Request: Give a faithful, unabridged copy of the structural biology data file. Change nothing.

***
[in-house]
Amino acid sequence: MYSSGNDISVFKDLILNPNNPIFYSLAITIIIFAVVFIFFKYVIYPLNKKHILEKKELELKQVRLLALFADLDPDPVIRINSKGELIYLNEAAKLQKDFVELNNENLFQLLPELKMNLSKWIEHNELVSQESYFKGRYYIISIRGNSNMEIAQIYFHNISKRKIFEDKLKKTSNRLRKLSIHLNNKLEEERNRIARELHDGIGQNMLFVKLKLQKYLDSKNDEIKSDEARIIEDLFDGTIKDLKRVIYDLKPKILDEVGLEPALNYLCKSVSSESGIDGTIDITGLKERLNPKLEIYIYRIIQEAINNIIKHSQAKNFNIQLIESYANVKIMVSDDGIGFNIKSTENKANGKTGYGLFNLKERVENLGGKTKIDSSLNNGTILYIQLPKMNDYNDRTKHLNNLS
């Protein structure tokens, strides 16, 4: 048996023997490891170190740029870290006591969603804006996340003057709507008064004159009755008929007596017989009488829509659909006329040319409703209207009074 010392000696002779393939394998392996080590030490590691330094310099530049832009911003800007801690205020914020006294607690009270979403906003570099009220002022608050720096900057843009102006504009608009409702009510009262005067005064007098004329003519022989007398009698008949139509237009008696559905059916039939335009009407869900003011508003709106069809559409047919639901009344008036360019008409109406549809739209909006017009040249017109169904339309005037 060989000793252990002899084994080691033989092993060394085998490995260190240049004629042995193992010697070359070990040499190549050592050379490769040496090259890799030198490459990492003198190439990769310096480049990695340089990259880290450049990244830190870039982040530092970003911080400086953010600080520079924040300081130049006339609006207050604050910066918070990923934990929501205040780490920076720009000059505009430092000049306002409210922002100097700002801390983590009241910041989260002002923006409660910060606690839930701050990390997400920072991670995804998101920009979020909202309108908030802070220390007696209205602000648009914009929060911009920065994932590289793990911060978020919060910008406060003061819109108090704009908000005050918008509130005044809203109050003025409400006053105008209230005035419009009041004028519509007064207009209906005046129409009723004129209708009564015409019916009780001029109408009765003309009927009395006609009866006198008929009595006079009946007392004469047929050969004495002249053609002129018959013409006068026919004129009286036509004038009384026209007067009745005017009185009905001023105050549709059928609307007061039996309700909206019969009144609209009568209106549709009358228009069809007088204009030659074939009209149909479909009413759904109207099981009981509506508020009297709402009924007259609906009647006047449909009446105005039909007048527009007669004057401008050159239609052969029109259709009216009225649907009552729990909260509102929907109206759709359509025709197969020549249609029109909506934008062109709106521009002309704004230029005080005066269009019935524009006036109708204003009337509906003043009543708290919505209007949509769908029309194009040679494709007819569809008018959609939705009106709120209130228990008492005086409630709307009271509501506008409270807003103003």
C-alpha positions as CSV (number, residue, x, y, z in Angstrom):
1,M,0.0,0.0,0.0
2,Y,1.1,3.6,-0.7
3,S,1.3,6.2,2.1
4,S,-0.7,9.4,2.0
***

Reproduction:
[in-house]
Amino acid sequence: MYSSGNDISVFKDLILNPNNPIFYSLAITIIIFAVVFIFFKYVIYPLNKKHILEKKELELKQVRLLALFADLDPDPVIRINSKGELIYLNEAAKLQKDFVELNNENLFQLLPELKMNLSKWIEHNELVSQESYFKGRYYIISIRGNSNMEIAQIYFHNISKRKIFEDKLKKTSNRLRKLSIHLNNKLEEERNRIARELHDGIGQNMLFVKLKLQKYLDSKNDEIKSDEARIIEDLFDGTIKDLKRVIYDLKPKILDEVGLEPALNYLCKSVSSESGIDGTIDITGLKERLNPKLEIYIYRIIQEAINNIIKHSQAKNFNIQLIESYANVKIMVSDDGIGFNIKSTENKANGKTGYGLFNLKERVENLGGKTKIDSSLNNGTILYIQLPKMNDYNDRTKHLNNLS
């Protein structure tokens, strides 16, 4: 048996023997490891170190740029870290006591969603804006996340003057709507008064004159009755008929007596017989009488829509659909006329040319409703209207009074 010392000696002779393939394998392996080590030490590691330094310099530049832009911003800007801690205020914020006294607690009270979403906003570099009220002022608050720096900057843009102006504009608009409702009510009262005067005064007098004329003519022989007398009698008949139509237009008696559905059916039939335009009407869900003011508003709106069809559409047919639901009344008036360019008409109406549809739209909006017009040249017109169904339309005037 060989000793252990002899084994080691033989092993060394085998490995260190240049004629042995193992010697070359070990040499190549050592050379490769040496090259890799030198490459990492003198190439990769310096480049990695340089990259880290450049990244830190870039982040530092970003911080400086953010600080520079924040300081130049006339609006207050604050910066918070990923934990929501205040780490920076720009000059505009430092000049306002409210922002100097700002801390983590009241910041989260002002923006409660910060606690839930701050990390997400920072991670995804998101920009979020909202309108908030802070220390007696209205602000648009914009929060911009920065994932590289793990911060978020919060910008406060003061819109108090704009908000005050918008509130005044809203109050003025409400006053105008209230005035419009009041004028519509007064207009209906005046129409009723004129209708009564015409019916009780001029109408009765003309009927009395006609009866006198008929009595006079009946007392004469047929050969004495002249053609002129018959013409006068026919004129009286036509004038009384026209007067009745005017009185009905001023105050549709059928609307007061039996309700909206019969009144609209009568209106549709009358228009069809007088204009030659074939009209149909479909009413759904109207099981009981509506508020009297709402009924007259609906009647006047449909009446105005039909007048527009007669004057401008050159239609052969029109259709009216009225649907009552729990909260509102929907109206759709359509025709197969020549249609029109909506934008062109709106521009002309704004230029005080005066269009019935524009006036109708204003009337509906003043009543708290919505209007949509769908029309194009040679494709007819569809008018959609939705009106709120209130228990008492005086409630709307009271509501506008409270807003103003």
C-alpha positions as CSV (number, residue, x, y, z in Angstrom):
1,M,0.0,0.0,0.0
2,Y,1.1,3.6,-0.7
3,S,1.3,6.2,2.1
4,S,-0.7,9.4,2.0